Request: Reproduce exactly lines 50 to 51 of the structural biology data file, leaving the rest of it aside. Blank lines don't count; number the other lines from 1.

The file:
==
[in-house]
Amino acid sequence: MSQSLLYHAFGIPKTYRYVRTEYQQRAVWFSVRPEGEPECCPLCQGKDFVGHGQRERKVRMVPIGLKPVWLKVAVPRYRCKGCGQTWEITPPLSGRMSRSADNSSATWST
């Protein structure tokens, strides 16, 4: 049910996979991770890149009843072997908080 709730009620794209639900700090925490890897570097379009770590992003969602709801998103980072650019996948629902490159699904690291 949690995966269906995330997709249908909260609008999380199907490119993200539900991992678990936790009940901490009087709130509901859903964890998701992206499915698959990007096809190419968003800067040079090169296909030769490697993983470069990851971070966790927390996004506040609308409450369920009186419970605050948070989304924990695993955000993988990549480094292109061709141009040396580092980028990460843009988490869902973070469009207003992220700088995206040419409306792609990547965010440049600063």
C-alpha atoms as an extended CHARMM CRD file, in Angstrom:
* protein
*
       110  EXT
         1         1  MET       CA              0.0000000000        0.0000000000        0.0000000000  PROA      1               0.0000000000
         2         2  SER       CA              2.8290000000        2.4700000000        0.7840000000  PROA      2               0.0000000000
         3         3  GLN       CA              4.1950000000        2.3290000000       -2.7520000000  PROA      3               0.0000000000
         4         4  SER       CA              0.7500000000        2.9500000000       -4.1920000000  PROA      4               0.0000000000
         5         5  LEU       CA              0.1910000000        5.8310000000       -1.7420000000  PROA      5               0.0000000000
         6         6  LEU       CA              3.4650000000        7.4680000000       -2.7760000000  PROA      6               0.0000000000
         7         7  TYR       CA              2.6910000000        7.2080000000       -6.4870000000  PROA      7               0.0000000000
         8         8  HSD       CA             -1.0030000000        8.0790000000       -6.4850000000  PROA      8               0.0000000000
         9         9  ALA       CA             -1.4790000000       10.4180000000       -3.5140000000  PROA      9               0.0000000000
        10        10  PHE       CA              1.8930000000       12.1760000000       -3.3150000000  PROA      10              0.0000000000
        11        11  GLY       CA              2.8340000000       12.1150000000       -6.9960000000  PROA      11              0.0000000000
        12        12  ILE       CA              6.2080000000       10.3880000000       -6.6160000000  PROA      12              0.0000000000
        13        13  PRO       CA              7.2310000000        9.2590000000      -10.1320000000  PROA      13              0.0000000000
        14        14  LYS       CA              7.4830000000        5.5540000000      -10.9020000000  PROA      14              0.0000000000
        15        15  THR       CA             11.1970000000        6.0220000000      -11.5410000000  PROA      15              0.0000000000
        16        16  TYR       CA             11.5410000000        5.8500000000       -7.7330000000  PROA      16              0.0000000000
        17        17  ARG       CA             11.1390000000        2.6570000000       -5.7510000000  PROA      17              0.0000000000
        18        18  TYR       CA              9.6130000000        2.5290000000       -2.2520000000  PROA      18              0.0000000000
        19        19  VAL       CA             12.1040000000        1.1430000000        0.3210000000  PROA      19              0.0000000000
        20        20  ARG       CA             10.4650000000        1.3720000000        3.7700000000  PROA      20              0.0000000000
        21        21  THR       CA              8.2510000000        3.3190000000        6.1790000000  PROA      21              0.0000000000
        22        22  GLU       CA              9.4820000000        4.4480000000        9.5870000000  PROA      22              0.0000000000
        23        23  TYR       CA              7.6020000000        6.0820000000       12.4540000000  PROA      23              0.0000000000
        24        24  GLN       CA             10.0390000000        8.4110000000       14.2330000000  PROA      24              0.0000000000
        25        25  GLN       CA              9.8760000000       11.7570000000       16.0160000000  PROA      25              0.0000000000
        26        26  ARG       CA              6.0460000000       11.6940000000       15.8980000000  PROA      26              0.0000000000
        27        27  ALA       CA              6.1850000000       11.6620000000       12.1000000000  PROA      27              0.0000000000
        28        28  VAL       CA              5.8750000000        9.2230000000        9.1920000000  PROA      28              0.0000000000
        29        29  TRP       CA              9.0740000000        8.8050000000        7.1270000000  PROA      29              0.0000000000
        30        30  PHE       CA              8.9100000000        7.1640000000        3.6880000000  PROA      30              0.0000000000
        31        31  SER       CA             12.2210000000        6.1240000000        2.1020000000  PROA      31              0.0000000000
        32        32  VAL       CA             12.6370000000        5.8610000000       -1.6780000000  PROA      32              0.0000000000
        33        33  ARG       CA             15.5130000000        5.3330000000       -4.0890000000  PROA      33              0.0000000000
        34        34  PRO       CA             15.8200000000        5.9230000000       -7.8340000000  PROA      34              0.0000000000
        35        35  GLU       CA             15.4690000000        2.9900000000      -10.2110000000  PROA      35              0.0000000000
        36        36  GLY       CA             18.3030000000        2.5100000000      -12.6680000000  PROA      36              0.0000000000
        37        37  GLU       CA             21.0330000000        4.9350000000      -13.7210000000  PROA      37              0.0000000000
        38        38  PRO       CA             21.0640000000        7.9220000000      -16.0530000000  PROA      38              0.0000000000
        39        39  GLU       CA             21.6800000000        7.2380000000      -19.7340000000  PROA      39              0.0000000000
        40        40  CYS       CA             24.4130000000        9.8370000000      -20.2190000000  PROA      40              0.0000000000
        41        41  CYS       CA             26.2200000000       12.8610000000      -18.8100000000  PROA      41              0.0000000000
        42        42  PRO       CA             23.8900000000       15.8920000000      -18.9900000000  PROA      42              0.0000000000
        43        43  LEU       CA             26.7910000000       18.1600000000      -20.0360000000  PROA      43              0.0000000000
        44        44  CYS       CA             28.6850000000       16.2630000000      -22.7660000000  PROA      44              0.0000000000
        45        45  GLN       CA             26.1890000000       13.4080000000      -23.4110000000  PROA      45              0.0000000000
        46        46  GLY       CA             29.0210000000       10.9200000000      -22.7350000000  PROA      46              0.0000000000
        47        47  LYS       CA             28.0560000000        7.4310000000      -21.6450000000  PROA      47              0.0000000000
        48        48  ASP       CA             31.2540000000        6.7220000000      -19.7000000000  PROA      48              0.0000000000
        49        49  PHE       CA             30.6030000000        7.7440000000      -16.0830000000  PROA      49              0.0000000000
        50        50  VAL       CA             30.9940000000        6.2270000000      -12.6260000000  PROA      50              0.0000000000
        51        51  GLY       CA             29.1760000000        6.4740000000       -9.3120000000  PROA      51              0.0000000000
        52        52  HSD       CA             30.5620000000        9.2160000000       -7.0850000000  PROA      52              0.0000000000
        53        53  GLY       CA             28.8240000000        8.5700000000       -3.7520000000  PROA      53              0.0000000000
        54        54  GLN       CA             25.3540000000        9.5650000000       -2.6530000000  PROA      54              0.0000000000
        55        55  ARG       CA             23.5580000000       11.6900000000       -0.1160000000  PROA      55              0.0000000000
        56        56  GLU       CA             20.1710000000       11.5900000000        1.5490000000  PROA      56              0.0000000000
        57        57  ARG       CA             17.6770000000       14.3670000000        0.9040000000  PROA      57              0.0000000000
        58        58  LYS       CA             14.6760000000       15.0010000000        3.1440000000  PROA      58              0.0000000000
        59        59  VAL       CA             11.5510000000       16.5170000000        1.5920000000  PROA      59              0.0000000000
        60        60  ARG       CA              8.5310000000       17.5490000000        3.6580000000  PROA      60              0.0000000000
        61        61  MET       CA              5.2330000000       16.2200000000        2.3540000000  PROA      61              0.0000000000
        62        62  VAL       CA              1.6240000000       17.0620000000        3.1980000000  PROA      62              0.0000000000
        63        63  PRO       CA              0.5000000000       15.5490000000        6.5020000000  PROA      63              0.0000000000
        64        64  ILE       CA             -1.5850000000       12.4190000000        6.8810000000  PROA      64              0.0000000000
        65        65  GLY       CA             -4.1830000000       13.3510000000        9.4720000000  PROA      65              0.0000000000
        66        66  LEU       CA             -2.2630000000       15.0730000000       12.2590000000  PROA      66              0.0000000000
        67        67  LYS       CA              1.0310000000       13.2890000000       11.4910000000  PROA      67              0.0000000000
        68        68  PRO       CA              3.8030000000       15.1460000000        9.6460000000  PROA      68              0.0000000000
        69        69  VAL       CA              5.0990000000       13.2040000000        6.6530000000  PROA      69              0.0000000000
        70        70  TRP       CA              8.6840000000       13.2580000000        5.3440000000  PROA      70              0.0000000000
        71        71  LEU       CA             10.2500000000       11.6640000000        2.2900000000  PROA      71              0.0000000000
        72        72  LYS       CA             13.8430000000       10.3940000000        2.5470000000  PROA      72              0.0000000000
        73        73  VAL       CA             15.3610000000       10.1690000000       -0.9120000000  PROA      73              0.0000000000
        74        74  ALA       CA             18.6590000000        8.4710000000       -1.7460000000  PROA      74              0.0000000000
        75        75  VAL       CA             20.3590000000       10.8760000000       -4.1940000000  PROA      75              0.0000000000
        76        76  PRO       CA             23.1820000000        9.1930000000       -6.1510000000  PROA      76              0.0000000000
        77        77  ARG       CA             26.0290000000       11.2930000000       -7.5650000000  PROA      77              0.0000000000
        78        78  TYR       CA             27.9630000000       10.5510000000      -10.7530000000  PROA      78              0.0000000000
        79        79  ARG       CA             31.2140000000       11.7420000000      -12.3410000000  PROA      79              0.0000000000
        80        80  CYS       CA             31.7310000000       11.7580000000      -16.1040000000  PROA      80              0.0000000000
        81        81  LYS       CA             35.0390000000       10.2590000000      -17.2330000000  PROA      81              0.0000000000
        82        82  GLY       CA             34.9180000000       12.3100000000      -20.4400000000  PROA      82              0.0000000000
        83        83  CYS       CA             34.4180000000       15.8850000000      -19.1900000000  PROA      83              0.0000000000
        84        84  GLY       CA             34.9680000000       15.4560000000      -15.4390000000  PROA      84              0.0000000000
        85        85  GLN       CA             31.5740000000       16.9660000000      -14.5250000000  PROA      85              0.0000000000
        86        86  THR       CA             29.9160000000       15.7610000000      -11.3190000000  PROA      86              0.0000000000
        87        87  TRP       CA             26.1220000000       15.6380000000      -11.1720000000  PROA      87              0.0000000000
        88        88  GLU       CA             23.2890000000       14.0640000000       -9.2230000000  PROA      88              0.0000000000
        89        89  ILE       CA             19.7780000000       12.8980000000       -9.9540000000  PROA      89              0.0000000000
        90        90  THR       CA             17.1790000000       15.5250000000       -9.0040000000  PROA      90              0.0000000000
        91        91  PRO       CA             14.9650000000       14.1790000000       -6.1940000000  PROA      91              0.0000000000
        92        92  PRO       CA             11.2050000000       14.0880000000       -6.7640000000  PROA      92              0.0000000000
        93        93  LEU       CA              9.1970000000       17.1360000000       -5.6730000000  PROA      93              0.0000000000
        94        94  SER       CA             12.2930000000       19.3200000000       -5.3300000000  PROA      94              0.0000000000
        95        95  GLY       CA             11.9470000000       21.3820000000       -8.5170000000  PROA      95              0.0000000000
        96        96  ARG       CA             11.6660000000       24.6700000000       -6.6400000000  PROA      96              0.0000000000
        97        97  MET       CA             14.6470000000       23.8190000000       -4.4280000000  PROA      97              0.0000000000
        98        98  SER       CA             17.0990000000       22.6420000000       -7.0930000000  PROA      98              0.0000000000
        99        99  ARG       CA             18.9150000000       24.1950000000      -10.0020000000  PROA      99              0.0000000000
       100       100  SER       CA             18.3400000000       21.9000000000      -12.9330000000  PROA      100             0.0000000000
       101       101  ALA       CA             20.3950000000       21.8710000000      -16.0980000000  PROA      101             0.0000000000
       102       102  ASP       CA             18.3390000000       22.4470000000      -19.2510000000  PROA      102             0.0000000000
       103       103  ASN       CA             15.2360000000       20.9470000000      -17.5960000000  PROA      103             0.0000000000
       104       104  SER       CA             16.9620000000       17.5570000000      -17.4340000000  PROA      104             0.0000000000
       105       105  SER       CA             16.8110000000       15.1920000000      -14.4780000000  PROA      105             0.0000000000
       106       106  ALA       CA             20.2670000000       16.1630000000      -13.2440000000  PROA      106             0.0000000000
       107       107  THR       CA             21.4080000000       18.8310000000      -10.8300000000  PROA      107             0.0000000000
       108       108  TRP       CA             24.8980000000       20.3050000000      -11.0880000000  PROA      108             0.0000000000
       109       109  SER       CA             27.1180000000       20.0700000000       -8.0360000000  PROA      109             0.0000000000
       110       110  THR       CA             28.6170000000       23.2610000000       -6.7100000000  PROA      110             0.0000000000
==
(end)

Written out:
        43        43  LEU       CA             26.7910000000       18.1600000000      -20.0360000000  PROA      43              0.0000000000
        44        44  CYS       CA             28.6850000000       16.2630000000      -22.7660000000  PROA      44              0.0000000000